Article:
1. Trust: Trust refers to the reliance on strength, ability and the integrity of a person. Another crucial aspect that is necessary for trust is hope. Adrienne Maree Brown suggests that meaningful and impactful relationships “move at the speed of trust”. What this means is that an investment in a person or project does not occur without trust, and that trust often takes time.

 

  1. Safety: As mentioned earlier, safety can look different for many people. Safety refers to the state of being free from violence, or the occurrence of danger, or injury. Some peoples’ notion of safety can also be some other person’s notion of harm, which is why it is important to explore the specific meanings of safety amongst ourselves.

 

  1. Power: Who has decision making power? Who has bargaining power? Who has access to resources, or the ability to act on behalf of others? It is necessary to understand where power is situated, and how that may affect collaborative, cooperative and even collective work.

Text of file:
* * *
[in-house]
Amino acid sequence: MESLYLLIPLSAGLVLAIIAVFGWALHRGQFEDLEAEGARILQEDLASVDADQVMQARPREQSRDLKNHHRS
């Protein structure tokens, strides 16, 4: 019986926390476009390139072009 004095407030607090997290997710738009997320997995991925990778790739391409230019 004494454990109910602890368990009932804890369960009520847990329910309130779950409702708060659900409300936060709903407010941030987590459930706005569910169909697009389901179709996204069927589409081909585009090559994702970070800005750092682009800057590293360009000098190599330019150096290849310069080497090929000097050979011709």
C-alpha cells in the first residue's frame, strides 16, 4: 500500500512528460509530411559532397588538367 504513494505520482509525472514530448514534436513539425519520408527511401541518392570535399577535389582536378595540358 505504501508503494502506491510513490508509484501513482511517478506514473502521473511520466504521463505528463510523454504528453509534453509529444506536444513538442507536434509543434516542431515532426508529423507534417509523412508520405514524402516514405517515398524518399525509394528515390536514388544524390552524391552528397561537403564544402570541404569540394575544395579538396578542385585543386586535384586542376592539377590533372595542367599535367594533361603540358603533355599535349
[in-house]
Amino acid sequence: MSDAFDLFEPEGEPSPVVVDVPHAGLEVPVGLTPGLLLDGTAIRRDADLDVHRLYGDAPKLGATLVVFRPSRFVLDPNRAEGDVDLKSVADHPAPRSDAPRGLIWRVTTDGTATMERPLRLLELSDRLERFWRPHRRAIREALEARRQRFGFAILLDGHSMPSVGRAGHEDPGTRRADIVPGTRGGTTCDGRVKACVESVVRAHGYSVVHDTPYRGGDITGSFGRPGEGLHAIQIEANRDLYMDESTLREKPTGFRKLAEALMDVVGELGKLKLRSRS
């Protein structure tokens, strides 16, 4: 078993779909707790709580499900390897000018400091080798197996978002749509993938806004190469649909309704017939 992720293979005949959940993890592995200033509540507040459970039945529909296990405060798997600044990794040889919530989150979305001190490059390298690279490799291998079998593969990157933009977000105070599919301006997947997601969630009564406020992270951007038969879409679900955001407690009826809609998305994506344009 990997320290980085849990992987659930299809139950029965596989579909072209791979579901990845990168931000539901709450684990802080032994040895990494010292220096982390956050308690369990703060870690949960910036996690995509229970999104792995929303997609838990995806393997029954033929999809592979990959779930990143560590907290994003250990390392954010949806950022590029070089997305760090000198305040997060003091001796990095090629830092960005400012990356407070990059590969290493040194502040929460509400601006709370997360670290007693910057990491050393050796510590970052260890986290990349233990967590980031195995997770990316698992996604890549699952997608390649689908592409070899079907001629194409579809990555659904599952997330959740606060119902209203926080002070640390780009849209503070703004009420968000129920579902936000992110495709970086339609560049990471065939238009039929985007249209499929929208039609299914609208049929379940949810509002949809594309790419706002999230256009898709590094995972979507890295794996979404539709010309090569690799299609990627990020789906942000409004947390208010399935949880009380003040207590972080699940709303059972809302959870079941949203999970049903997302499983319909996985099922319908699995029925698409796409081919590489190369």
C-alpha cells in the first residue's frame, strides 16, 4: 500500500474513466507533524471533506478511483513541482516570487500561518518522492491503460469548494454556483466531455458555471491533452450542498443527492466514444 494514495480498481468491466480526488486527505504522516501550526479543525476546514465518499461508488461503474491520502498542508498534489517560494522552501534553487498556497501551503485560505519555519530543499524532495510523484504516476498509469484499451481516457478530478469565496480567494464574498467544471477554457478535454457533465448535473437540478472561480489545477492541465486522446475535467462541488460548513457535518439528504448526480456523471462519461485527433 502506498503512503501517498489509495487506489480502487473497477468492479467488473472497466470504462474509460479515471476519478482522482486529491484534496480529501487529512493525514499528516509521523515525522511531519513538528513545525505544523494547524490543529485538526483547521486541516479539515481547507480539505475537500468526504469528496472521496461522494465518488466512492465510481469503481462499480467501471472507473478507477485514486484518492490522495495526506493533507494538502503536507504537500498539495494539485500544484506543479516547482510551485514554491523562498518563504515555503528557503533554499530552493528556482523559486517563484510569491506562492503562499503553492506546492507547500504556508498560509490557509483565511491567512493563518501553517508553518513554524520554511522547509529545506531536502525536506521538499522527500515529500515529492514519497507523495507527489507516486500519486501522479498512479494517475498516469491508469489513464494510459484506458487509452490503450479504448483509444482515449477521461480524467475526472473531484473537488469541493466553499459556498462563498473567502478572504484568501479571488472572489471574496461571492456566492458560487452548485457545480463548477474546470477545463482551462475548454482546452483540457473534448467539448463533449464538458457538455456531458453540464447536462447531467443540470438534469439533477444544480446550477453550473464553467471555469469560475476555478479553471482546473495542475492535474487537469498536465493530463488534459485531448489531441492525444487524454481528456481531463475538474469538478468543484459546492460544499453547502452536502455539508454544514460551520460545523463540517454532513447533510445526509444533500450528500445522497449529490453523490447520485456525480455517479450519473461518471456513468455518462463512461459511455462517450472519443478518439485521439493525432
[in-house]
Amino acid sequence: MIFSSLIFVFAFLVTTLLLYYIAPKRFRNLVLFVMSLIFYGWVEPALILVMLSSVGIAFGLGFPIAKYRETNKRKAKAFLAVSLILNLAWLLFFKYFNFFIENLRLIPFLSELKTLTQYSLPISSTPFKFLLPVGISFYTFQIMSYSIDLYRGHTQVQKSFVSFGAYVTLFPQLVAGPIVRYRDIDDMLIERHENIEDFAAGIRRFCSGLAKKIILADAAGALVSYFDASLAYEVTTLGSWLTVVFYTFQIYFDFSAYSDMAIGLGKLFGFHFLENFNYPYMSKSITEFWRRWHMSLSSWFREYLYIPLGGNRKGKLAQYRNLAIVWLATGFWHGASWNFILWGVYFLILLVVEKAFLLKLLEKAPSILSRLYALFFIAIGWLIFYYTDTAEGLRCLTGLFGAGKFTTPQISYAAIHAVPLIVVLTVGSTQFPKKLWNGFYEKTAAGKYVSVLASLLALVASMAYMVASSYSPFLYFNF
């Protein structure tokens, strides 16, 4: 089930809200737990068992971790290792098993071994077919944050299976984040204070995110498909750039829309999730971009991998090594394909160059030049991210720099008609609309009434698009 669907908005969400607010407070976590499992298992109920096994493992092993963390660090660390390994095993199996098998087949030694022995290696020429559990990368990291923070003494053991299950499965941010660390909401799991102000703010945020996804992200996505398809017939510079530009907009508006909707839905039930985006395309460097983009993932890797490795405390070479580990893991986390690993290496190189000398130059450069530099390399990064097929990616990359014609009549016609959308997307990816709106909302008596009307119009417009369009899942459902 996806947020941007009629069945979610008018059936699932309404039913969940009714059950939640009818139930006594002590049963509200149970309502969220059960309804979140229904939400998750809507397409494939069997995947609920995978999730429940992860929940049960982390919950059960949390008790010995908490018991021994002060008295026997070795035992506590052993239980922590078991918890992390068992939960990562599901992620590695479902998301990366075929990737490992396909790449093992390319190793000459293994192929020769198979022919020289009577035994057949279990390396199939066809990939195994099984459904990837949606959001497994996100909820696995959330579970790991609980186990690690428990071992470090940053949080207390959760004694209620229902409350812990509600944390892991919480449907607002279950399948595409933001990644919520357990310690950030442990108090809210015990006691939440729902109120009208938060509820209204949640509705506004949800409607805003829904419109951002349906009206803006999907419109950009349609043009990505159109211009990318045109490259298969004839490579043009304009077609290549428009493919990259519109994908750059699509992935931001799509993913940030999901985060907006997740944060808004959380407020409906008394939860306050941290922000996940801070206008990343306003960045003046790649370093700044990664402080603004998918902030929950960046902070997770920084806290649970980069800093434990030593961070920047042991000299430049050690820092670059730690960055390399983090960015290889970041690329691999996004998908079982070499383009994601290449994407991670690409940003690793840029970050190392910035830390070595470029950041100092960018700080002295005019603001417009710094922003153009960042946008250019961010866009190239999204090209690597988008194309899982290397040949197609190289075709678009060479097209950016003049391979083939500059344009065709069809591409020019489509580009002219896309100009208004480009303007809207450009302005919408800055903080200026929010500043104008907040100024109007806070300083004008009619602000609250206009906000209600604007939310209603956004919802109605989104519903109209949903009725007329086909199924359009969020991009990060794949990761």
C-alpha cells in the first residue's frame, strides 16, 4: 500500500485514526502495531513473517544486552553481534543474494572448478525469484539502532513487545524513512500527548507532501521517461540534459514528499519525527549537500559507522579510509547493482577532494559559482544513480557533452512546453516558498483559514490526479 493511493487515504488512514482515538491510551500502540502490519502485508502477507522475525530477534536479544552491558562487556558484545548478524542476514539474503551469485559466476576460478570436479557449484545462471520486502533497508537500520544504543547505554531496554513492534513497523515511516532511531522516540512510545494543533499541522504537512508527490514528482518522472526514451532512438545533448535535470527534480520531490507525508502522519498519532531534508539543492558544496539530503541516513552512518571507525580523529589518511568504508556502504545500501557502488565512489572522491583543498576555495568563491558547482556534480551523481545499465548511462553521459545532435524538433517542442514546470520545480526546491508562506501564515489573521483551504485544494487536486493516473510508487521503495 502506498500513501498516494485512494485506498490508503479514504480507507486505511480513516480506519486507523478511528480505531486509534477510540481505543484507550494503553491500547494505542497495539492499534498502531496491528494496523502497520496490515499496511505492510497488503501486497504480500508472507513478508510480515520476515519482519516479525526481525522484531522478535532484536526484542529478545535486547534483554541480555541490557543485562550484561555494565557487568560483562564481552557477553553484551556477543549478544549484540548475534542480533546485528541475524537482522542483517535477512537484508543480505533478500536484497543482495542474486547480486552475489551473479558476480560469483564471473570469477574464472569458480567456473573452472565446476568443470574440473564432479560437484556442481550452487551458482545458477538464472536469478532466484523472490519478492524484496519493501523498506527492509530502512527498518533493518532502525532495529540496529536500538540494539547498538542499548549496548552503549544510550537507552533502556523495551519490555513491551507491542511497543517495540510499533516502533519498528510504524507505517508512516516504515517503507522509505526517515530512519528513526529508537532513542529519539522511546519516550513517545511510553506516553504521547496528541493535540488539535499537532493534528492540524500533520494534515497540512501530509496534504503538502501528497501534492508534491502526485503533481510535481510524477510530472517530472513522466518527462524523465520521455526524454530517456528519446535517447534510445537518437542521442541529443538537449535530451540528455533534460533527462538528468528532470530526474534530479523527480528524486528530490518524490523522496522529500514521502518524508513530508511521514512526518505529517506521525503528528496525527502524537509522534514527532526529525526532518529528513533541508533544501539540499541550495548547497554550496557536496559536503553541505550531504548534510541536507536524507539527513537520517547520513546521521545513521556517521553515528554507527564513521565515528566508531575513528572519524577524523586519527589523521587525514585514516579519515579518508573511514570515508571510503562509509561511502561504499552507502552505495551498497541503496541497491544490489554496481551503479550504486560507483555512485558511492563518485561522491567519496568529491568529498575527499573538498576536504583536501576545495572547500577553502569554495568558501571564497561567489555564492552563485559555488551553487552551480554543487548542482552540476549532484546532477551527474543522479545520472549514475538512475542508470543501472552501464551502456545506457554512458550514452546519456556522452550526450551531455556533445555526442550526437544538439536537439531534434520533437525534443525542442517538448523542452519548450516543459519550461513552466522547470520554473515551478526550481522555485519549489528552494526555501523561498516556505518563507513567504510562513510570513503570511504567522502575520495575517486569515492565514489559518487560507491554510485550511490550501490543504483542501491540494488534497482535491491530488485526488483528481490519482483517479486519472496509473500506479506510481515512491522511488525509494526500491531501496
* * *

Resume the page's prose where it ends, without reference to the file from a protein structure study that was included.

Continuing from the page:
1. Integrity: The state of being undiminished. A person’s integrity, where they are seen as whole and accepted, must be maintained.

 

  1. Eliminate Toxic Behaviours: Toxic behaviour is behaviour that negatively affects other people via manipulation. The modus operandi of toxic people is to get people to do what they want them to do, regardless of the ramifications.

 

  1. Equity versus Equality: Equity is the idea that people must be equipped with what they need to be successful, while acknowledging that we are all located in different social spaces and may have different needs. Equality, however, may try to promote equal levels of fairness, but it can collapse the power dynamics of people starting from different social and economic positions, and may further entrench existing inequitable social relations.